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Old August 20th, 2006, 08:28 AM   #1
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Bad news for Hollywood, not so bad for indie makers

http://www.nytimes.com/2006/08/19/bu...DzvH75/ls8F2ng
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Old August 20th, 2006, 12:30 PM   #2
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Bad news for big celebrities and producers.

Probably good news for Hollywood as well.

Once they knock these ridiculous $10m+ paychecks down for everyone, they'll go back to making more manageable sized movies. This was years ago, but I had a friend who worked on Lethal Weapon II and they had 17 camera men on the set. I asked him what the purpose of that was, and he replied that as a producer, you do that to raise the budget to justify the salary that you want to earn.
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Old August 20th, 2006, 01:06 PM   #3
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I don't understand what they're doing in Hollywood these days. Honestly, some movies that have come out recently just should not have been made, it's a waste of time and money. Look at some of these artsy loser pics like "Lady in the Water", though I enjoyed it because I "got" it, not many others will.

The "Superman Returns" movie was handled terribly, nobody wants to see the original Reeves-style movies, they want to see a reinvention of the story a'la "Batman Begins", plus even though they said they didn't, they retold the original Superman story AGAIN! It's not like everyone hasn't heard of Superman's story, we hear it all the time in cartoons, comics, videogames, and the original movies. Had they maybe moved to a more serious tone like the comics have been doing for the past 16 years, then maybe they'd have gotten somewhere with the new film, a new villian wouldn't hurt either, or at least add one in on top of Lex Luthor.

Also, I don't think Hollywood realizes that their money is mostly going down the toilet with a lot of their smaller films. If they saved the $30-$60 million per small experimental film for three or so movies, then they'd be able to make one big film with better chances for success. I don't care if it's "so-and-so's" first new film in years, if it's a suck film about a guy with a midlife crisis then forget it, studios need to tell some people "No." with an emphasis on that period. We don't need more artsy academy award-possible films, we need more fun. The ones I'm tired of seeing are the lame children comedies like this new one "Flicka", who gives a flying whooey about a farm with a horse movies these days? Where's something more fun like a girl with a "magic cell phone" or a guy with a "technologically advanced missile-fortified indestructible scooter" or something like that? We've got the technology, why not use it?

Also, why isn't Hollywood more careful with young talent? If a new director comes up to you as a studio head with only one really sure-fire idea of his own and three or four lousy ones after that, why would you pick him over the guy with eighteen okay ideas? That would be just like adding another name to the list of people doing nothing at the moment. And where is the new generation of screenwriters? Why do we have all of these really sad screenwriters with nothing to write about other than disfunctional families, sad divorcees, kidnappings, and some practically cinematic remakes of A&E biography specials?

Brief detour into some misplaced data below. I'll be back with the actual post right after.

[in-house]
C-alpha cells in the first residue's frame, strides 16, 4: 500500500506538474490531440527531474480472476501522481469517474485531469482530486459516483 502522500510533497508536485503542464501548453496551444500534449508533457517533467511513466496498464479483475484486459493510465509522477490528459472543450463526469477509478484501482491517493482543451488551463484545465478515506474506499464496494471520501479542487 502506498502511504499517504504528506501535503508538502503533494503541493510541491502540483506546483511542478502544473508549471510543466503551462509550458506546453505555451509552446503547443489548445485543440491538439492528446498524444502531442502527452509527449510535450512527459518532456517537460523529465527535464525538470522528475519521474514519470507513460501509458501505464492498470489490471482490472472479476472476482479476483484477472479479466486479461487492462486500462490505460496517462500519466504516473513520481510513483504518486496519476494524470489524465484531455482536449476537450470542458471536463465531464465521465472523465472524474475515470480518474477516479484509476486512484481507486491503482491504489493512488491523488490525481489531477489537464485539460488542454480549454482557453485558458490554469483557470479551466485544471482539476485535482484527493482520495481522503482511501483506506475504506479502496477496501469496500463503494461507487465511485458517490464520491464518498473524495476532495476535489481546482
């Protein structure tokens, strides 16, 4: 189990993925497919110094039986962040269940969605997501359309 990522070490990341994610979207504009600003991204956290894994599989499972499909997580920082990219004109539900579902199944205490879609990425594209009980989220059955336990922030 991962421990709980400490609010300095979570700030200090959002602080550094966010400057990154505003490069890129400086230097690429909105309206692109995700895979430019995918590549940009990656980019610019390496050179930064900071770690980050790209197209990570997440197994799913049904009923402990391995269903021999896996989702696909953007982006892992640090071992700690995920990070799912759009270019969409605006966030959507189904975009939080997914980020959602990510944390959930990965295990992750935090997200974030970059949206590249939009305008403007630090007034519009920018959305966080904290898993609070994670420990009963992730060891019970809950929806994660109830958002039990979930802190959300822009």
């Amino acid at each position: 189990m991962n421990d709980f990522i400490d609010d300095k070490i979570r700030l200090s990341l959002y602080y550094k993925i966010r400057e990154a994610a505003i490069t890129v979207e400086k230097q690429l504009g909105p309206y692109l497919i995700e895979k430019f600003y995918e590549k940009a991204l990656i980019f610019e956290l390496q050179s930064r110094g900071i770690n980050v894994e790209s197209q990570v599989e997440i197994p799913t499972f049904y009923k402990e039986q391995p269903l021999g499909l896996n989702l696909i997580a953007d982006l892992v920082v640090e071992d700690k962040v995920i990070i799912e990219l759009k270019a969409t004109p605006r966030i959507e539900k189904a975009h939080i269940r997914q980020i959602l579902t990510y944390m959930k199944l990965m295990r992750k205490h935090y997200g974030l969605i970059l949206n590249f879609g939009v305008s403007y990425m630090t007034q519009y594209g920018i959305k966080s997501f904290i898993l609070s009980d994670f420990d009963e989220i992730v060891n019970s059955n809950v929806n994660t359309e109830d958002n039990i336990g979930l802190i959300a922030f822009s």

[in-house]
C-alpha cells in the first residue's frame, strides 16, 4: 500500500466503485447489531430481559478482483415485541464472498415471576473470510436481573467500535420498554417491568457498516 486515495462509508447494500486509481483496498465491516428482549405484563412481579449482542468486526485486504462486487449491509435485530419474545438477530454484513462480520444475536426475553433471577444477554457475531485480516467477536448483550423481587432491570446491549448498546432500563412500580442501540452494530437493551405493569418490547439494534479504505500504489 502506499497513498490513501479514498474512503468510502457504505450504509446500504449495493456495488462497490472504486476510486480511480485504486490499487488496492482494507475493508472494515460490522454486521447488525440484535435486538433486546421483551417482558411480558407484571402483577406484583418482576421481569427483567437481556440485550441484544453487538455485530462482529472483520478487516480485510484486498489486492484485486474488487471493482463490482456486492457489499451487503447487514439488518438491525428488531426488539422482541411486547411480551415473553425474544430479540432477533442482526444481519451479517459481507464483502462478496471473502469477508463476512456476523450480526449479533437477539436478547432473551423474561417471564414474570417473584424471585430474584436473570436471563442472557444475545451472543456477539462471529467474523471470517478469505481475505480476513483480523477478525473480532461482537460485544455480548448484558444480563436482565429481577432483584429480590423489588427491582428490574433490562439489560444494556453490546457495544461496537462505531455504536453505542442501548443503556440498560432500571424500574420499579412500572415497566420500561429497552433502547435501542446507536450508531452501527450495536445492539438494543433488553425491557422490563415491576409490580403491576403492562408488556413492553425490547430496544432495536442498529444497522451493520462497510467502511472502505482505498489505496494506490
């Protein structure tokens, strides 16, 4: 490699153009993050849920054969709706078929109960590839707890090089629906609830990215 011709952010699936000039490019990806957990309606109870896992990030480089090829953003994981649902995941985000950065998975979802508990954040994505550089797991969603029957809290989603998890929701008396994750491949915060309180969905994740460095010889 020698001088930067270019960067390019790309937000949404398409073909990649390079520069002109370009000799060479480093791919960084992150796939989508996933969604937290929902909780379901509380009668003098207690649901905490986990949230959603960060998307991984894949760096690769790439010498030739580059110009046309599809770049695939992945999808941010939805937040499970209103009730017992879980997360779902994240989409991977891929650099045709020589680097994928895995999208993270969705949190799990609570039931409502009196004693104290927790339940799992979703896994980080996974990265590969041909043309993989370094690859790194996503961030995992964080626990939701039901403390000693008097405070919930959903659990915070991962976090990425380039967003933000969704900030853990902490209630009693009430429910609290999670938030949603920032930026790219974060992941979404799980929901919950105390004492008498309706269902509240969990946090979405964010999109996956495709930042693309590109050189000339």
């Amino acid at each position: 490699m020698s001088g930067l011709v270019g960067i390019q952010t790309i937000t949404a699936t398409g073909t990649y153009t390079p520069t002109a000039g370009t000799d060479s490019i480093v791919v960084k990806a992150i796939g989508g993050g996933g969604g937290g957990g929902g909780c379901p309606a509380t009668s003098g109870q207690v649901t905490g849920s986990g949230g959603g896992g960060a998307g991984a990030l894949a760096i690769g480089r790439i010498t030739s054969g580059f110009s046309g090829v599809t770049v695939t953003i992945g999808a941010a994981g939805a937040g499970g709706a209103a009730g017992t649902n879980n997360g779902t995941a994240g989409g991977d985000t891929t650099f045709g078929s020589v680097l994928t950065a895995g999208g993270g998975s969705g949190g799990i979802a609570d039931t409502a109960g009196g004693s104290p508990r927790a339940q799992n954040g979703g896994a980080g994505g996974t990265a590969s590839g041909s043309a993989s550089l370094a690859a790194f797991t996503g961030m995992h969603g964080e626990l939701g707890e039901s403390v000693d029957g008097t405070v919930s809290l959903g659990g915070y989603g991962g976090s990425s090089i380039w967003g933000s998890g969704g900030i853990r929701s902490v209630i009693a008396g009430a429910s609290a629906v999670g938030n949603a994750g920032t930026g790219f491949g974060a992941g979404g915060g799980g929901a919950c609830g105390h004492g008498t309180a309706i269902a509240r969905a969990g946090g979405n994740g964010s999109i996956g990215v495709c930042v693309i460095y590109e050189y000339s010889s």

Piracy? Just invest some money into and work alongside getting theatres hooked up with cell phone blockers and video jammers and you're all set. To further that, make it so you have to have a professional license to make DVD's, Blurays, or HD-DVDs. Nobody said the Average Joe had to be able to make his own films, look at what CD burners did to music, we've got thieves galore, why give them lockpicks? HDCP the answer? Sure, but make it worse for the thief, make the resolution 160x120, practically unwatchable even on an SD TV. Movies on the net? Go ahead, but release those AFTER the theatrical release, by a week or two compared to the three to six months for the DVD/Bluray/UMD/HD-DVD version. Want to sell more DVD's? Then stop re-re-re-re-re-re-re-re-re-releasing each movie in a new edition that nobody will follow up with fully and release the best version possible, none of this third-party "enhanced"-version stuff. Basically, instead of releasing Lord of the Rings regular, extended, and the new regular+extended with new documentary, make one big package for each and STOP! If new documentaries come out, release them on their own DVD or make it a pay-per-view internet download movie.

So, I guess in conclusion, Hollywood isn't thinking at the moment.
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Old August 20th, 2006, 01:23 PM   #4
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Quote:
Originally Posted by Jack Felis
...Nobody said the Average Joe had to be able to make his own films...
Thankfully, nobody has ever said we don't have that right either.
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Old August 20th, 2006, 01:37 PM   #5
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Well, flicka is a remake, as are alot of hollywood shlock these days. One of the troubles is that people are running the studios don't really know movies, that might be why they have to spend so much on marketing.